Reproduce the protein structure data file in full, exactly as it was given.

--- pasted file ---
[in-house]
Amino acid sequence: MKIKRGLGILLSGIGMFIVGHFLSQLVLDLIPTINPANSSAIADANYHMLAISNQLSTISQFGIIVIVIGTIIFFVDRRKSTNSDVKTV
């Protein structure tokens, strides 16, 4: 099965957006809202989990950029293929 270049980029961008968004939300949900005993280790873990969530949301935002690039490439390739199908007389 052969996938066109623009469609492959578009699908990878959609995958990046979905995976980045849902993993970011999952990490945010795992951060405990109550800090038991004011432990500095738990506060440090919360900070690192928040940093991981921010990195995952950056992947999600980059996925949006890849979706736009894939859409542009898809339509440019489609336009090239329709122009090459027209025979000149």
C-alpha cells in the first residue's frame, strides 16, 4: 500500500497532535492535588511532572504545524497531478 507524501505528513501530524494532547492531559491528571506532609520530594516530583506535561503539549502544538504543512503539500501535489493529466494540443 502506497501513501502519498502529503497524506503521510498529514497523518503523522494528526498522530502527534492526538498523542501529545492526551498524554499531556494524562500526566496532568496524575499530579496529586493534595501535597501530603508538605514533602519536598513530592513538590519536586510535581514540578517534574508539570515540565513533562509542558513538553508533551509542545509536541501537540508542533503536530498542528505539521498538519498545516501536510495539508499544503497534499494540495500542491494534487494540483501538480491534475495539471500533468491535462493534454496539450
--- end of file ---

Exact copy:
[in-house]
Amino acid sequence: MKIKRGLGILLSGIGMFIVGHFLSQLVLDLIPTINPANSSAIADANYHMLAISNQLSTISQFGIIVIVIGTIIFFVDRRKSTNSDVKTV
């Protein structure tokens, strides 16, 4: 099965957006809202989990950029293929 270049980029961008968004939300949900005993280790873990969530949301935002690039490439390739199908007389 052969996938066109623009469609492959578009699908990878959609995958990046979905995976980045849902993993970011999952990490945010795992951060405990109550800090038991004011432990500095738990506060440090919360900070690192928040940093991981921010990195995952950056992947999600980059996925949006890849979706736009894939859409542009898809339509440019489609336009090239329709122009090459027209025979000149």
C-alpha cells in the first residue's frame, strides 16, 4: 500500500497532535492535588511532572504545524497531478 507524501505528513501530524494532547492531559491528571506532609520530594516530583506535561503539549502544538504543512503539500501535489493529466494540443 502506497501513501502519498502529503497524506503521510498529514497523518503523522494528526498522530502527534492526538498523542501529545492526551498524554499531556494524562500526566496532568496524575499530579496529586493534595501535597501530603508538605514533602519536598513530592513538590519536586510535581514540578517534574508539570515540565513533562509542558513538553508533551509542545509536541501537540508542533503536530498542528505539521498538519498545516501536510495539508499544503497534499494540495500542491494534487494540483501538480491534475495539471500533468491535462493534454496539450